Education and Communications

A Day In The Life Of The Oracle Of Delphi – Mark Robinson

As the sun rises over Delphi in 500 BCE, Aristonike hurries
to the temple of Apollo. Like all Greeks, she’s known the legend
of Delphi since childhood. Two eagles released by Zeus
from opposite ends of the Earth met on the slopes of Mount Parnassus, identifying Delphi
as the center of the world. Marking this spot was a mysterious stone
guarded by a legendary serpent called the pytho. But when Apollo killed the pytho,
he made Delphi his home— establishing the city
as the best place in the world to seek guidance directly
from the God of Prophecy. Well, almost directly. At any given time, a single oracle known
as the Pythia communicates Apollo’s will. Reserved only for women, this is
the most important job in the city— and one that Aristonike will soon have to
take on as the current Pythia-in-training. Despite serving in the Temple of Apollo
for many years, Aristonike is still uncertain that she’s
wise enough to fulfill this role. But these doubts will have to wait. Today she’ll be shadowed by officials
from the city’s governing council. If her performance meets their standards, this is the day she’ll become
the new Oracle of Delphi. In the heart of the temenos,
or sacred enclosure, Aristonike greets the current Oracle
and the city officials. The group joins the procession
to the Castilian Spring, where the Pythia performs
a purification ceremony to prepare for a day of prophecy. To establish whether
Apollo is willing to be consulted, Aristonike brings water from the spring
to the temple priests, who sprinkle it on a goat. If the goat shudders,
it will be a prophecy day. If not, travelers from as far away as
modern day Sicily, Egypt, and Afghanistan will have to wait an entire month
to consult the Oracle again. Fortunately, Apollo
is in a communicative mood. Delphians are first in line, most seeking
advice about business or marriage. Following the locals are other Greeks
and then non-Greeks, including ambassadors from great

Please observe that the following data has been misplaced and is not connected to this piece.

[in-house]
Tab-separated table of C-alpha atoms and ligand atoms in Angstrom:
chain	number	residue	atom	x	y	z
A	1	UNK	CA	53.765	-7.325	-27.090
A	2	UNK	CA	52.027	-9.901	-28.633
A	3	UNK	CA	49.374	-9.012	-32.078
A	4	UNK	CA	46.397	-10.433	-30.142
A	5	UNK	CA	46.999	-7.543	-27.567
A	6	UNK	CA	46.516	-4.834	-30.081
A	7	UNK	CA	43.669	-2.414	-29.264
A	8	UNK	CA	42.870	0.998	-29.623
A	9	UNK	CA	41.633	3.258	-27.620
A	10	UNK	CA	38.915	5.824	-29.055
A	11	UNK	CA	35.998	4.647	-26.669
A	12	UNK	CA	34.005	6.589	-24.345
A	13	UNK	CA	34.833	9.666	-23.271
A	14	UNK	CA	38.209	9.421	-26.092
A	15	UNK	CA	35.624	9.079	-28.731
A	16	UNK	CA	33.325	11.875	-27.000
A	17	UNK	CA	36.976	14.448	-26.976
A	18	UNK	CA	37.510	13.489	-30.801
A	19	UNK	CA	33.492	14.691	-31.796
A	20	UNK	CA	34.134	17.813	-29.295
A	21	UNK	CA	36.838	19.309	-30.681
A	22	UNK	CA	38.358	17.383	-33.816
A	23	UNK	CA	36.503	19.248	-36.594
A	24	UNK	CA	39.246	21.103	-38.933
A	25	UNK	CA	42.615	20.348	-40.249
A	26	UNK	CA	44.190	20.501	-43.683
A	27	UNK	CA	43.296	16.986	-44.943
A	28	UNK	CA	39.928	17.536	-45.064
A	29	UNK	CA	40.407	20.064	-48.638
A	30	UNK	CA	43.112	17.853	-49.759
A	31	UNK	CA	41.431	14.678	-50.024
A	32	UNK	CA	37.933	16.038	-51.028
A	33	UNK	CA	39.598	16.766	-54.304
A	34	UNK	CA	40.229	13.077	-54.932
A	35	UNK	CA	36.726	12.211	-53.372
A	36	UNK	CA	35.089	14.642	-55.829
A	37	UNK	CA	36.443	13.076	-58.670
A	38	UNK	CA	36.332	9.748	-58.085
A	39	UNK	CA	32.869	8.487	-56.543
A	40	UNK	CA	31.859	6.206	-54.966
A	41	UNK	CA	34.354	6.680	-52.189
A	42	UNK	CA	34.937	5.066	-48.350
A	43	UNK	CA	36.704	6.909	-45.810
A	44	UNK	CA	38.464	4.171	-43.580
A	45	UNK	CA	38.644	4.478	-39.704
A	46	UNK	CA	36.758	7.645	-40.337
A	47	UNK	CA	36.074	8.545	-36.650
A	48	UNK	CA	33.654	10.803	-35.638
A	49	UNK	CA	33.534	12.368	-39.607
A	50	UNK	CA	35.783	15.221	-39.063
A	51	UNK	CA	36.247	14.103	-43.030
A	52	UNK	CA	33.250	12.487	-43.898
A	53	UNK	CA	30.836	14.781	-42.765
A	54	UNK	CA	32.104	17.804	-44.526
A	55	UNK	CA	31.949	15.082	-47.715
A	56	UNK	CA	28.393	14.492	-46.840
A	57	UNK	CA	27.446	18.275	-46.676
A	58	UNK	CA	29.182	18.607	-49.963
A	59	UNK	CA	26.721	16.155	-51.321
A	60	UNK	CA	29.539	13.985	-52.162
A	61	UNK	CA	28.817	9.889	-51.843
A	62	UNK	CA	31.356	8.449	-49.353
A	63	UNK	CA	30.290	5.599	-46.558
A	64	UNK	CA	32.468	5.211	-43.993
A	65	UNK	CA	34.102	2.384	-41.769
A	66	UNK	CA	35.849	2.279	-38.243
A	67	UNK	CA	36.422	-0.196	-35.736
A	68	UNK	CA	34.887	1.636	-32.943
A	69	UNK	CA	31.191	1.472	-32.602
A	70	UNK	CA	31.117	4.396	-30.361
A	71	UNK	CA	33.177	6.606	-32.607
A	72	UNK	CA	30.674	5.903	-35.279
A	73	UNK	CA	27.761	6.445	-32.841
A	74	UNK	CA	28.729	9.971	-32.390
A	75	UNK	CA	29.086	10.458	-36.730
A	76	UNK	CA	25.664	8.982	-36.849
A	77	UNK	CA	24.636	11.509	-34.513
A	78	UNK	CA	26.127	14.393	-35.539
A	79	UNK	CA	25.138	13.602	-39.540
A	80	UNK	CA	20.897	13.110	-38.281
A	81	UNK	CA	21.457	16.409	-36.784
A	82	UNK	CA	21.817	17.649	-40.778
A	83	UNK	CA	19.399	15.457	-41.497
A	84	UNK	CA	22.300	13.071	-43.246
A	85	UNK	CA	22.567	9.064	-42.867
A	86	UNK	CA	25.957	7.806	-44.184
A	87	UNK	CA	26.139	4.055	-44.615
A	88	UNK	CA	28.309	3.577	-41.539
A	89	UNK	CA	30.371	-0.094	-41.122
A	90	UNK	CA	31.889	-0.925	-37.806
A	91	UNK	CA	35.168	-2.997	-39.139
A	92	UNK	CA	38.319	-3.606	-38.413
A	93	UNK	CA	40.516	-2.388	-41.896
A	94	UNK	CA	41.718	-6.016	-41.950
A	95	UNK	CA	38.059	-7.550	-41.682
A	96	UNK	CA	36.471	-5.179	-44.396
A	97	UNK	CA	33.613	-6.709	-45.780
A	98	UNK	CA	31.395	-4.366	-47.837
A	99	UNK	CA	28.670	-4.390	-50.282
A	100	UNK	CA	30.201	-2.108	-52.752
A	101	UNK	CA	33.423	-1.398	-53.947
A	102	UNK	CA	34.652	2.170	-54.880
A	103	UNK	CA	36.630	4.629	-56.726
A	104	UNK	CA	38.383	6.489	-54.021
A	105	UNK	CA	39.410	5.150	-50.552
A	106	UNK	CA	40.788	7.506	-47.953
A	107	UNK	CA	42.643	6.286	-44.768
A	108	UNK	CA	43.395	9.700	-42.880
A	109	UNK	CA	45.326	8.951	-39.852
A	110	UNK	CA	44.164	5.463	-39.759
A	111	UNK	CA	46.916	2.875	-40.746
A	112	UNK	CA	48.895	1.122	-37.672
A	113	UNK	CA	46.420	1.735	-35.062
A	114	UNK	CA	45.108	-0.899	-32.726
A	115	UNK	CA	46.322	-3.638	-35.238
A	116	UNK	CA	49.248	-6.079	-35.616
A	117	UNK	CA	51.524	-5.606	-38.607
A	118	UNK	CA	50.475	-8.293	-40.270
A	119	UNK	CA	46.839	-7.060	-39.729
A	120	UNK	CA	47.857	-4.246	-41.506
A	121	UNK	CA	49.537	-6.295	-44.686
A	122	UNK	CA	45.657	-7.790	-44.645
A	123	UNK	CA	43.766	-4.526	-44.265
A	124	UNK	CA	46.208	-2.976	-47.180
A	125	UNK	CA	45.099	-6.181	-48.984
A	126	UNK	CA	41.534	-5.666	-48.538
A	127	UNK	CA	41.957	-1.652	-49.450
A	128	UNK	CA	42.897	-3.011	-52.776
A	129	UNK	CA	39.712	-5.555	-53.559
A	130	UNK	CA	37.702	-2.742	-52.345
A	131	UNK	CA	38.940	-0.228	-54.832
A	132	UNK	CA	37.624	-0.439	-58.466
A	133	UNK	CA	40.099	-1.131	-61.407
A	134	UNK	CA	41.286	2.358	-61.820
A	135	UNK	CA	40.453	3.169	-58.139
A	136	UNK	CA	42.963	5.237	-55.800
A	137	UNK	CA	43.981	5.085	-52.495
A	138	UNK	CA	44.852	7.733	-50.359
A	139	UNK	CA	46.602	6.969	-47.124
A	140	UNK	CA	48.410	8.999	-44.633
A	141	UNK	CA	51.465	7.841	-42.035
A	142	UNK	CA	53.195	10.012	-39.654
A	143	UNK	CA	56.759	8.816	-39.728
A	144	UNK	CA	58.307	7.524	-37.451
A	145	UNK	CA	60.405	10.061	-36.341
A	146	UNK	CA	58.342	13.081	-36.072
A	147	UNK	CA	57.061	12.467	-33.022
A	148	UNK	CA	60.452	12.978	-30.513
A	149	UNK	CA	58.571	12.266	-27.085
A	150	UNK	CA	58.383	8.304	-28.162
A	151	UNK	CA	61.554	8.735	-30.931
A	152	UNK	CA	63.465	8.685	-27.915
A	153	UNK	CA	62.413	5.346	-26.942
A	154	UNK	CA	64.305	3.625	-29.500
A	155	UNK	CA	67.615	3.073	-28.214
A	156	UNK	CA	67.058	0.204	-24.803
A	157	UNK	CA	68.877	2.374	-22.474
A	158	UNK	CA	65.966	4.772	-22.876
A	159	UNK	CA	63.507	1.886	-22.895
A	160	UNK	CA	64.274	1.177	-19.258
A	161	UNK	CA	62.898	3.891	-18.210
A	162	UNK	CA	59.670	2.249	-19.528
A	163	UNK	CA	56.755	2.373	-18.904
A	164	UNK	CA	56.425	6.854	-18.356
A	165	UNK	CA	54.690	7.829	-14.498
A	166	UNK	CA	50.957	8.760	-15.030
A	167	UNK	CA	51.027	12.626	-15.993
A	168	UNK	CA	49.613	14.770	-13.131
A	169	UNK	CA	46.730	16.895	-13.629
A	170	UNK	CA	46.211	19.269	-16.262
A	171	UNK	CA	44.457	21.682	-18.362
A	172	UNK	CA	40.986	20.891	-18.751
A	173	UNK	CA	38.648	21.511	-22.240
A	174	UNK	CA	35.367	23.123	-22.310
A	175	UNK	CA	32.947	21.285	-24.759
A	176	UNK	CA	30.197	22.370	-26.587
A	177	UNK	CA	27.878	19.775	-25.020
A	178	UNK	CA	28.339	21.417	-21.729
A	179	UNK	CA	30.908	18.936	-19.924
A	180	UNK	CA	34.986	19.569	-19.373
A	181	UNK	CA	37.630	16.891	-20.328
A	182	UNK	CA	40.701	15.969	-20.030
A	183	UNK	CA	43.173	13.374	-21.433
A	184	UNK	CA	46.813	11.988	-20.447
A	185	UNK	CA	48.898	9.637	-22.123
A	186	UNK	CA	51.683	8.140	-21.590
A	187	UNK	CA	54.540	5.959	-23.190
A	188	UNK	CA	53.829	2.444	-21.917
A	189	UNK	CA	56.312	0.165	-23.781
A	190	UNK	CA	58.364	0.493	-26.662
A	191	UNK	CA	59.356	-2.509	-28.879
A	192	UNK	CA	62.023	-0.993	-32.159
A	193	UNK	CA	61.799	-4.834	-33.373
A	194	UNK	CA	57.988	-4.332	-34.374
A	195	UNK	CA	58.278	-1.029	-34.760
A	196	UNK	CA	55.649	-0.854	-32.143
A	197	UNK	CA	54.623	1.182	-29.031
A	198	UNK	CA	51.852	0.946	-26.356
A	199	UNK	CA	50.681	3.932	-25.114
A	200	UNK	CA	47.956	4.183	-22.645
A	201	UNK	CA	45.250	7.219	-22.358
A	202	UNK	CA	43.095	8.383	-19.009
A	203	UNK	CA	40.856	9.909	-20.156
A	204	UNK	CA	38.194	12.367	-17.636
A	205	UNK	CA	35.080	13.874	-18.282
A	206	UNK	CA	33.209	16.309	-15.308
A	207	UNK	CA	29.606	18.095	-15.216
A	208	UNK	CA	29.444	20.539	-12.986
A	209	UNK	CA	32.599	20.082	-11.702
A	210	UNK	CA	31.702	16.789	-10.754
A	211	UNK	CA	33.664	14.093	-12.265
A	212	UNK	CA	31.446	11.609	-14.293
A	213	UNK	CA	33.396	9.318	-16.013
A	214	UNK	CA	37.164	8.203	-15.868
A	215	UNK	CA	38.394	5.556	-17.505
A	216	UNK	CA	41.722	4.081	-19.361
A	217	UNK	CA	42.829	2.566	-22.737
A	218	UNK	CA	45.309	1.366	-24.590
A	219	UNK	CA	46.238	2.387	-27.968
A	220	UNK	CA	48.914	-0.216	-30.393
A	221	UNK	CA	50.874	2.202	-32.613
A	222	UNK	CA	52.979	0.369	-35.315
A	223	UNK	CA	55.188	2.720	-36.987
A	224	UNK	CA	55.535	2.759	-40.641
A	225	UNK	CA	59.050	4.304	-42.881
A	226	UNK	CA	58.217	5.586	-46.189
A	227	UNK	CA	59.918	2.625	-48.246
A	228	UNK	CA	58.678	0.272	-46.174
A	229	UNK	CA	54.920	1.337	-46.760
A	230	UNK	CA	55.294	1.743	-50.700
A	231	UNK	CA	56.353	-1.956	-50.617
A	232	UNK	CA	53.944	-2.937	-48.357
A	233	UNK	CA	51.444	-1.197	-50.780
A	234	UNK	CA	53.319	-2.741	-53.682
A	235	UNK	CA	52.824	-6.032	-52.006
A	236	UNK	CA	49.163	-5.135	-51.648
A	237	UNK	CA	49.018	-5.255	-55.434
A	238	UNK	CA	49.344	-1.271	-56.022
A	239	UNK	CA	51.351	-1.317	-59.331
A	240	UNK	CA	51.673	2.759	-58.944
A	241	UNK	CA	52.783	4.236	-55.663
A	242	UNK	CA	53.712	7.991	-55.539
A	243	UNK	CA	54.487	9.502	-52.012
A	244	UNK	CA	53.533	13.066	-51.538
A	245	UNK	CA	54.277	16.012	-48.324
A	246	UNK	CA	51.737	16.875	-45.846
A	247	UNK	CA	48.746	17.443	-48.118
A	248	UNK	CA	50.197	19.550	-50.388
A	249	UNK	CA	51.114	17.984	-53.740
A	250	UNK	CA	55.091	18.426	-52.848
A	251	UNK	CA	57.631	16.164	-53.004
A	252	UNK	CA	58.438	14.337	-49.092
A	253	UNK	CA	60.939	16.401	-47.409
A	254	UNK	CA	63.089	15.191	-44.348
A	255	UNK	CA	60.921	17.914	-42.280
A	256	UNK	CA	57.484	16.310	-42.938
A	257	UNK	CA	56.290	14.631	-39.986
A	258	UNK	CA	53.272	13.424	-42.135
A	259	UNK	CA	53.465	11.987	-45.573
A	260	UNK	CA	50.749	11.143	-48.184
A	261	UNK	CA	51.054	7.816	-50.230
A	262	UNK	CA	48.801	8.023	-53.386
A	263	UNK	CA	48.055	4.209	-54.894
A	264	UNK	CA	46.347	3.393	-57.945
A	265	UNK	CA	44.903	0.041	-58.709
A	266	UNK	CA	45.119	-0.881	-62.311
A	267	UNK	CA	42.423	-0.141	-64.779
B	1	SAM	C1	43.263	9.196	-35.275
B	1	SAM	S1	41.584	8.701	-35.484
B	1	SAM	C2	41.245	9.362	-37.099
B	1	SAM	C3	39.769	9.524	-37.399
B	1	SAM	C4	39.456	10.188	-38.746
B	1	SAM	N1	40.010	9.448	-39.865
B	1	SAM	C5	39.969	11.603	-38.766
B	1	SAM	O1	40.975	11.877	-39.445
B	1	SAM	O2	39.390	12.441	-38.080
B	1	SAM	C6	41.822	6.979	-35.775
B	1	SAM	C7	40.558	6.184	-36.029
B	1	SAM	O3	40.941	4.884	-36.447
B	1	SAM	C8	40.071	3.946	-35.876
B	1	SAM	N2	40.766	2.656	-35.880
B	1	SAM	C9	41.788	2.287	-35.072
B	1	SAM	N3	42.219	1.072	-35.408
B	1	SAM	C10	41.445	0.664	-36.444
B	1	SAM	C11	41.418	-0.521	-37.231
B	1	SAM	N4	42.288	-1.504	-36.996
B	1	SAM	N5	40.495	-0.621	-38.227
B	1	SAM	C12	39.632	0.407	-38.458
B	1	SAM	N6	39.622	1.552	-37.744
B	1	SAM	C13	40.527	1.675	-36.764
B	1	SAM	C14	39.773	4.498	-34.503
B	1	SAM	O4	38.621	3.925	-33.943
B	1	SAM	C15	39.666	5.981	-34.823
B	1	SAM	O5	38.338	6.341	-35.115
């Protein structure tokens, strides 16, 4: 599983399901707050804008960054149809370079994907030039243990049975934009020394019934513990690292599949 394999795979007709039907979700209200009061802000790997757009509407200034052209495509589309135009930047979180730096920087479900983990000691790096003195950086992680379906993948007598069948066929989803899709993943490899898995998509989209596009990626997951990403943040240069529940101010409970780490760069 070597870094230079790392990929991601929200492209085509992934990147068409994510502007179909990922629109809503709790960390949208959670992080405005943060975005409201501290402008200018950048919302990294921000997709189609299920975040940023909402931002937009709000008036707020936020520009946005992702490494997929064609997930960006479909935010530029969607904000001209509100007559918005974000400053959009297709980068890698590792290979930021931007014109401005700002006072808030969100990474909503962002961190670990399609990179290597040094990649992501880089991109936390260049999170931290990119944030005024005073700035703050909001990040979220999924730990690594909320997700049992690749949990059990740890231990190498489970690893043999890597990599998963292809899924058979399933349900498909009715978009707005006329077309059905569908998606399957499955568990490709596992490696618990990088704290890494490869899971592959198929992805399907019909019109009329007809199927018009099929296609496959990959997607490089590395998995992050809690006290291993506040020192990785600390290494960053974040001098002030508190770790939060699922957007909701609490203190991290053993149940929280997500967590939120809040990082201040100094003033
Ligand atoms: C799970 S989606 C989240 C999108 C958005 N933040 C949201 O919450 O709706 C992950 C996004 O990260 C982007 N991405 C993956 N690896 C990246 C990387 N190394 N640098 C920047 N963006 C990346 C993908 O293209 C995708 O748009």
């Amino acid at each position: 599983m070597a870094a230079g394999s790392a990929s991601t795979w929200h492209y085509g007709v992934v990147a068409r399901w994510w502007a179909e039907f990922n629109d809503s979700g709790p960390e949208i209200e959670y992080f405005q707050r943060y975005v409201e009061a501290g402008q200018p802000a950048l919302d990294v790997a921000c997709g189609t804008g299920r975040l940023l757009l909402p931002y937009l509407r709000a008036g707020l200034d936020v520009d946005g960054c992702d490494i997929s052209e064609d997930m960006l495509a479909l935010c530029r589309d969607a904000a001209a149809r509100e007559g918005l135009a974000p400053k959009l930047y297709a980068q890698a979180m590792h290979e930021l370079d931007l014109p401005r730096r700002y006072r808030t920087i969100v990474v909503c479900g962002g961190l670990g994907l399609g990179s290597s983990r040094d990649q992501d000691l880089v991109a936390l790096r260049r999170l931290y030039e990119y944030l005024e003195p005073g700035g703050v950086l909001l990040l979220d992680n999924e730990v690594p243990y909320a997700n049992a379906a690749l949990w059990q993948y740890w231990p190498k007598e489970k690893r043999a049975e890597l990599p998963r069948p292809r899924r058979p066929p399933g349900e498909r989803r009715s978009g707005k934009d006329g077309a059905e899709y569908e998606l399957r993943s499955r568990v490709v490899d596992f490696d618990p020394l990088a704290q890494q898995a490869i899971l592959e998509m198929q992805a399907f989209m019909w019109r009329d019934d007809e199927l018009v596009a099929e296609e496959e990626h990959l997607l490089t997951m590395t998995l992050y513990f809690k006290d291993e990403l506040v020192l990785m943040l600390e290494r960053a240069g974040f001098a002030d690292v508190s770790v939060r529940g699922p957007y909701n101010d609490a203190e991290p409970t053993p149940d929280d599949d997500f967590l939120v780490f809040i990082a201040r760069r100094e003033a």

cities who plan to ask about whether to go to war,
or where they should found new colonies. Most supplicants bring two options
for the Pythia to choose between, alongside the obligatory sacrificial cake. Aristonike reports back to the Pythia, pointing out important figures
and sharing some of their concerns— all while the city counselor takes
notes on her performance. Then the Pythia disappears into her
oracular chamber known as the adyton. Inside, she’ll channel the inspiration
of Apollo, uttering ambiguous prophecies
the questioners must interpret. The adyton is the one place in the temple
Aristonike isn’t allowed to go. So while consultations continue, the Oracle-in-training sets off to collect
wood for the temple’s eternal flame. While gathering branches
from the sacred laurel trees, Aristonike spies wealthy Greeks
training for the upcoming Pythian Games. Second in importance only to the Olympics, these games bring great riches
and attention to Delphi. Typically, Aristonike would pause
to admire the athletes, but today she’s more focused
on impressing her observer. Taking the exact amount
of branches necessary, she hurries back to the temple
for her long awaited evaluation. The counselor who shadowed her
shares his notes with the other officials, and after a brief discussion,
their leader nods. He endorses Aristonike as the new Oracle— and the Pythia offers Apollo’s blessing
on their verdict. Approaching Aristonike
beside the sacred hearth, the Pythia finally unveils
the secrets of her trade. Passed directly from one Oracle
to the next, no history book will ever
record these details. But the Pythia’s insights will guide
all of Aristonike’s future prophecies— shaping wars, politics, and relationships
for years to come, and making Aristonike one of the most
powerful women in the ancient world. As the Pythia concludes her final lesson, she points to two inscriptions
on the temple walls: “know yourself” and “nothing in excess.” Left alone to ponder these ideas, Aristonike feels the first touch
of Apollo’s inspiration— the insight that keeping an open mind
may be more important than finding a single answer.
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